This article examines the impact of calorie labeling on lunchtime purchases from major New York City fast-food restaurants, after the city’s 2008 calorie labeling requirement went into effect. In 2009, 15 percent of lunchtime customers reported using the calorie information, and these customers purchased 106 fewer calories, on average, than customers who did not see or use the calorie information (757 calories compared with 863 calories). At 168 randomly selected locations of New York City’s top 11 fast-food restaurants, the authors conducted surveys with 7,309 lunchtime customers in 2007 and 8,489 customers in 2009. The researchers surveyed customers about their use of calorie labeling, collected lunch receipts and analyzed the energy content of the meals customers purchased. Key Findings:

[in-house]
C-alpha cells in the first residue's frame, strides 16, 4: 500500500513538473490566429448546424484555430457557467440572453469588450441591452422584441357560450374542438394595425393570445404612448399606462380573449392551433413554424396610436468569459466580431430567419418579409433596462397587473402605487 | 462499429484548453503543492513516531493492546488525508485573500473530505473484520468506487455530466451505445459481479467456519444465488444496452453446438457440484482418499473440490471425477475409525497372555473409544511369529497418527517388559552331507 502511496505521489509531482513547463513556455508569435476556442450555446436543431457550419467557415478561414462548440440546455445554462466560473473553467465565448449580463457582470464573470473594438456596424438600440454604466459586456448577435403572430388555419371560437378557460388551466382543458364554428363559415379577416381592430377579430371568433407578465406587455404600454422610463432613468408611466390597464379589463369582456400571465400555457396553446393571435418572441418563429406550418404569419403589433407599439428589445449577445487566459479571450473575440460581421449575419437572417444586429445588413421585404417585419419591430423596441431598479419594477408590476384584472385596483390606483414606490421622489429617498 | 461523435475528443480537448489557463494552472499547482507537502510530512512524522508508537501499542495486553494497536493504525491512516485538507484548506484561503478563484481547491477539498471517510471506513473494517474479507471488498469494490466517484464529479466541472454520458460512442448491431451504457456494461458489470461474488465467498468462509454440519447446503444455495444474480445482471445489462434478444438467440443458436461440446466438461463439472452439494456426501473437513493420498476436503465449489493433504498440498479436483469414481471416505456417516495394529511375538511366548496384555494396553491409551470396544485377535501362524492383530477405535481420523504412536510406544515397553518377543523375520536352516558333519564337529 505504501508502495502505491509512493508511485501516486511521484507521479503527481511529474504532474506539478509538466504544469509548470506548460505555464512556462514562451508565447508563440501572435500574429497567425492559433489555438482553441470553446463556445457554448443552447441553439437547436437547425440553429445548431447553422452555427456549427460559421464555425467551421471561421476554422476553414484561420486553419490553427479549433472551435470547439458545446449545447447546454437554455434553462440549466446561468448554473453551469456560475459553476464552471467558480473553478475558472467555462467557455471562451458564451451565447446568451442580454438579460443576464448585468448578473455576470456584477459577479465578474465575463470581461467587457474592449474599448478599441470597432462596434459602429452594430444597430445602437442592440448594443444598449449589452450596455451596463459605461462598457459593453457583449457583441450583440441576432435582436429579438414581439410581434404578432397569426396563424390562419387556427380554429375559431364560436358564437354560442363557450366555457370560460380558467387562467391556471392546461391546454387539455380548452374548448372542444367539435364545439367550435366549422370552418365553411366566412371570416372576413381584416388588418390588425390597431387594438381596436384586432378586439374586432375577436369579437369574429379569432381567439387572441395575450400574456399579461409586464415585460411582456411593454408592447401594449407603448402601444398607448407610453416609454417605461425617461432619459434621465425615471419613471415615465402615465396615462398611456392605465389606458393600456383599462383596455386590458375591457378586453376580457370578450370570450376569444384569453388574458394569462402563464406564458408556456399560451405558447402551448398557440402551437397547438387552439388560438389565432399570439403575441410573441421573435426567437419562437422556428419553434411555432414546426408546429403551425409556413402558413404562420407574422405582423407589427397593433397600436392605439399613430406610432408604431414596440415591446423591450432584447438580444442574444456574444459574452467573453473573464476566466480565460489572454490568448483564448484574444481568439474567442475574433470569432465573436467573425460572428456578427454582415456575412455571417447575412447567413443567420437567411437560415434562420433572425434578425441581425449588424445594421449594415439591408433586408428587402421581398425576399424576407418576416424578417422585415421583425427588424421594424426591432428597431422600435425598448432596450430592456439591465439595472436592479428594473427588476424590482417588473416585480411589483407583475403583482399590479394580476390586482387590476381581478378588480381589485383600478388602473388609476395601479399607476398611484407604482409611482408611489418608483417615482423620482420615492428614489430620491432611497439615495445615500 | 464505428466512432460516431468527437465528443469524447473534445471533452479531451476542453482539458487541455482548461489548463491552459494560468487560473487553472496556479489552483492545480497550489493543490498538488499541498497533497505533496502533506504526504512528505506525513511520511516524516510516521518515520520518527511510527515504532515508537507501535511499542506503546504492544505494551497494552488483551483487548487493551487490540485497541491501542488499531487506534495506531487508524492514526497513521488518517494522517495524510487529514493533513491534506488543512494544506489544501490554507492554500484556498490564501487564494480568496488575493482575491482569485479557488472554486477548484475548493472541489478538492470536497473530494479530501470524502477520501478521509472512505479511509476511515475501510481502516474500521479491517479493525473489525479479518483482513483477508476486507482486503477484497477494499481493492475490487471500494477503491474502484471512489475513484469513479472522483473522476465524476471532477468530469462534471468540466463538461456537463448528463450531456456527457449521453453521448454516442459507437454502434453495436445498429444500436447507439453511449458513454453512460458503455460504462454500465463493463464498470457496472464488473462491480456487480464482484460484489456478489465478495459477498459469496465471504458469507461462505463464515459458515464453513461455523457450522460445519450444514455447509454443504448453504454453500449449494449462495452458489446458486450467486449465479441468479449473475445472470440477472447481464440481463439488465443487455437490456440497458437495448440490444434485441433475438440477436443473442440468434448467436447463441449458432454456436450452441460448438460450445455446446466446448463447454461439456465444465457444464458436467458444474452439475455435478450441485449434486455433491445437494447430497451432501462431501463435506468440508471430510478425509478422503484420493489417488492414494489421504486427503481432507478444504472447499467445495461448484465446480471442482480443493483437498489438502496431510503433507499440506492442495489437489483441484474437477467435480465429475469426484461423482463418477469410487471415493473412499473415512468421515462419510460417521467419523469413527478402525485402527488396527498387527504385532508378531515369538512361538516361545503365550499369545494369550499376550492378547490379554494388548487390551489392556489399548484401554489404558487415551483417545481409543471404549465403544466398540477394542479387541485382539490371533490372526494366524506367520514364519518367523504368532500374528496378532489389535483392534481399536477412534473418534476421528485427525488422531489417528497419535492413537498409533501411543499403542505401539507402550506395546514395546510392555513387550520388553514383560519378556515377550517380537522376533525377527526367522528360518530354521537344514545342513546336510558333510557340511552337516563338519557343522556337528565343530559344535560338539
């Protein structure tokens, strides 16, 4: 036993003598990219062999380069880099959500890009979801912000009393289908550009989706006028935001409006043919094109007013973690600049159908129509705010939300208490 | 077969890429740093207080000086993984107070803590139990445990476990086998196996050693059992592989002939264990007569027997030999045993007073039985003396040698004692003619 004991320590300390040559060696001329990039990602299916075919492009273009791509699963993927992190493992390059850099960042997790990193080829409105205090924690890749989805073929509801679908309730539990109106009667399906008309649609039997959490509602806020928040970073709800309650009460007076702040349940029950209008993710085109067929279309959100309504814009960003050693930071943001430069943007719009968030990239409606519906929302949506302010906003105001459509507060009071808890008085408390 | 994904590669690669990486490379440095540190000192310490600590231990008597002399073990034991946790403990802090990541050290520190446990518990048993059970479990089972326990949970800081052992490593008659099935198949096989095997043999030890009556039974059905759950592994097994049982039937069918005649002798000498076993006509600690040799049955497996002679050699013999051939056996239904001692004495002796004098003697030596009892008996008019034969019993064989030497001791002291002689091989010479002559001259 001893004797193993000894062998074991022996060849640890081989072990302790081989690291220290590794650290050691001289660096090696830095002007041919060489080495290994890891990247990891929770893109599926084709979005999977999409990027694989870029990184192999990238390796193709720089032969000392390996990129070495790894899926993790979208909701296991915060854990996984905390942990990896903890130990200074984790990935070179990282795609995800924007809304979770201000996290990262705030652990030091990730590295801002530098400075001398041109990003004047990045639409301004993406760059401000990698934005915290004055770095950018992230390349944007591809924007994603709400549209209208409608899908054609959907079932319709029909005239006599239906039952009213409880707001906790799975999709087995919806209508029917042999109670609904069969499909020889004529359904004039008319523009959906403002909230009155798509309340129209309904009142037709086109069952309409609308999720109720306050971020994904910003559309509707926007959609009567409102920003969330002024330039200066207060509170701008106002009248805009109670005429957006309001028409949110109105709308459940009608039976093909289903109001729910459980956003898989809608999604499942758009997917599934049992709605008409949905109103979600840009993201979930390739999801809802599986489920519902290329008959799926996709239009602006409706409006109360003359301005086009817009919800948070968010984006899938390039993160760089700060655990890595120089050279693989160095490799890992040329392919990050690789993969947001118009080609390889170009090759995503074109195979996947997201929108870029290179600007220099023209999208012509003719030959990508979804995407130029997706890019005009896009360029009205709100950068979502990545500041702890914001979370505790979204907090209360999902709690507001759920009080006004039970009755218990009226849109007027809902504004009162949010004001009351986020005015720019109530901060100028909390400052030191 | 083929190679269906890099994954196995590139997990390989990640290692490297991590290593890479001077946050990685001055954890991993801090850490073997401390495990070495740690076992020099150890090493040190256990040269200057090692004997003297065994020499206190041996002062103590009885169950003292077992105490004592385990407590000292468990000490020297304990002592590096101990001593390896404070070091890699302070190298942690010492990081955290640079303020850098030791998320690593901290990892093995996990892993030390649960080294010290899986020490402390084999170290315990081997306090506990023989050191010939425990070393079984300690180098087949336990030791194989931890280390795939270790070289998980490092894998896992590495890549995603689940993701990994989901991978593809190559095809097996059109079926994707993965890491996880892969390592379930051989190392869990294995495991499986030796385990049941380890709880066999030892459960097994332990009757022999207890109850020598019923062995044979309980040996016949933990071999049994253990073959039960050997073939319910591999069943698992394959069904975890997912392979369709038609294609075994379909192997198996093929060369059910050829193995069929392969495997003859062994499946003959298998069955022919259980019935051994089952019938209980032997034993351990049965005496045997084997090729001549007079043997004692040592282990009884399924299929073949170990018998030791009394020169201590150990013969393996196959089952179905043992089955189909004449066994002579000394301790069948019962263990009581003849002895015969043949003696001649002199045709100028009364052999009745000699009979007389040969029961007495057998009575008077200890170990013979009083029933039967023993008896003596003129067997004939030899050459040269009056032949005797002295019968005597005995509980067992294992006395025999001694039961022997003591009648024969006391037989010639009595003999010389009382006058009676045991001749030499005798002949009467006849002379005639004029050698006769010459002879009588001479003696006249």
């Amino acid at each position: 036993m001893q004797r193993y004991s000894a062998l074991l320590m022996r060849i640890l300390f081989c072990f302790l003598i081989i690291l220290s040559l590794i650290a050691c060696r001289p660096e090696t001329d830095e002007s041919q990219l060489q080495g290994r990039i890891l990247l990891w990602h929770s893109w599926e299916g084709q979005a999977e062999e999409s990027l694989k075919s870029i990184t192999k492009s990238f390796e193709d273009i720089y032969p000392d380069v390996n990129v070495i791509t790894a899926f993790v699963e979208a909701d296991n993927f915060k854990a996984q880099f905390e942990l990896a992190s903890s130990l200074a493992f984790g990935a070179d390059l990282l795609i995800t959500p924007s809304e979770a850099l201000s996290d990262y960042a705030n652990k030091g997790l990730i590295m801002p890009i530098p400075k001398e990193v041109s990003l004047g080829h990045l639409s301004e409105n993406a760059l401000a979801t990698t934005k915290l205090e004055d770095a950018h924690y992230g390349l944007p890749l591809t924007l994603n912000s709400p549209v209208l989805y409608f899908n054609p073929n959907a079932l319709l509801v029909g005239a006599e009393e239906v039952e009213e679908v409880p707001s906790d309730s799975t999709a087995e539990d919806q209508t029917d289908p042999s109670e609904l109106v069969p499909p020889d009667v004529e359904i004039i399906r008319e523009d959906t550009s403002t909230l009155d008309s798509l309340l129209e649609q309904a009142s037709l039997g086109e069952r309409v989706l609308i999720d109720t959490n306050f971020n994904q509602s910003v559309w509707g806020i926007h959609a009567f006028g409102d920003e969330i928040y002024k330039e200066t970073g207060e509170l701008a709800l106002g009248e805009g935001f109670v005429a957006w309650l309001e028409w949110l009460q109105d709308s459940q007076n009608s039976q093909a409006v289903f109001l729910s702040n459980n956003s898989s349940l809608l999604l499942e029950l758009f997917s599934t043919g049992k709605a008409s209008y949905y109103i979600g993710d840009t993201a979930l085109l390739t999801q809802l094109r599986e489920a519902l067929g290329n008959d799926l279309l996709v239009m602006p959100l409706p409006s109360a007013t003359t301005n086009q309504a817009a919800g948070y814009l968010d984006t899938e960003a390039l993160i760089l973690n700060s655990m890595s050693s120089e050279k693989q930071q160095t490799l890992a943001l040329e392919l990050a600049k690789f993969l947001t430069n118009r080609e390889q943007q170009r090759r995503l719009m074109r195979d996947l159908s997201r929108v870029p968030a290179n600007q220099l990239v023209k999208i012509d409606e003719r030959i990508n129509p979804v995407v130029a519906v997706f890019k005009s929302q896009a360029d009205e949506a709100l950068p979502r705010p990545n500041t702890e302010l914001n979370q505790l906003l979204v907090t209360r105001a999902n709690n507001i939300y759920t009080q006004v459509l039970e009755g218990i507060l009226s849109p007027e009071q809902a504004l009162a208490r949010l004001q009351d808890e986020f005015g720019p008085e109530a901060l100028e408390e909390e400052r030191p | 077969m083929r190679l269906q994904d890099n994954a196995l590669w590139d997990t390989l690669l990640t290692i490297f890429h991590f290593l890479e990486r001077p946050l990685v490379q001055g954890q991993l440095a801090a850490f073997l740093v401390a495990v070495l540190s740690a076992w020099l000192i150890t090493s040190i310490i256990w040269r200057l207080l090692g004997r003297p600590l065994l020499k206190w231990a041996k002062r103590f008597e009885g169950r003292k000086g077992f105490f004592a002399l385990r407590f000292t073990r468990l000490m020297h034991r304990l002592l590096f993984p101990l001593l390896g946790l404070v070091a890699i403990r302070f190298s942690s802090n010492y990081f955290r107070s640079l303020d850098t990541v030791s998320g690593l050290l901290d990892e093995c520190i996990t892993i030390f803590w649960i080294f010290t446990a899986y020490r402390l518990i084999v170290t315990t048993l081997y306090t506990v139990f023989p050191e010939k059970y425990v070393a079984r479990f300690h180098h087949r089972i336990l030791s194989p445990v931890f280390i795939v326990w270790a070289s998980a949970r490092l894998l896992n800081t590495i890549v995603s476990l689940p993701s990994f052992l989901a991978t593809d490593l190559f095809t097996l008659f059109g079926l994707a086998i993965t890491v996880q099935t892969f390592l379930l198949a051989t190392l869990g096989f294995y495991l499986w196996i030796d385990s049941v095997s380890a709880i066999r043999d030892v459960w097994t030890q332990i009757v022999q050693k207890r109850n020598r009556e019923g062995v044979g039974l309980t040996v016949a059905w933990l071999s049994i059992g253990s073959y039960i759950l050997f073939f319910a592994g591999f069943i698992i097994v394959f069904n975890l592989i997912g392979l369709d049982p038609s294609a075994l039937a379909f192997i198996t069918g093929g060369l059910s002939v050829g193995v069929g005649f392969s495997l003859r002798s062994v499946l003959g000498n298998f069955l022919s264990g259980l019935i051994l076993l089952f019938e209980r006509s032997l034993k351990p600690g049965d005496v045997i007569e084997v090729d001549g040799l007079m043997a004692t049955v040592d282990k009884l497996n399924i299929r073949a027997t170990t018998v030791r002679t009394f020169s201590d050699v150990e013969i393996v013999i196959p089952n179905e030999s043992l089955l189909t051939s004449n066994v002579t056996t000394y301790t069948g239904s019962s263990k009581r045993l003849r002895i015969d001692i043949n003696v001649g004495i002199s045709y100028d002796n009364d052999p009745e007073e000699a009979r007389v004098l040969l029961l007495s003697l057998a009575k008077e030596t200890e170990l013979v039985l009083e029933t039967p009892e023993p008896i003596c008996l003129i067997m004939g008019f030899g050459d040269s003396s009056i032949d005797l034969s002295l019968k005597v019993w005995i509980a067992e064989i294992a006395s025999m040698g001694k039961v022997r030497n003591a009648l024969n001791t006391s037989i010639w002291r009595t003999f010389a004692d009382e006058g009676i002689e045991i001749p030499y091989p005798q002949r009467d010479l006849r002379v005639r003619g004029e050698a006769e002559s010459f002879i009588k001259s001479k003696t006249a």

This research indicates that while calorie labeling was associated with a drop in calories purchased at some major chains, calorie labeling did not lead to reductions across all New York City’s fast-food restaurants.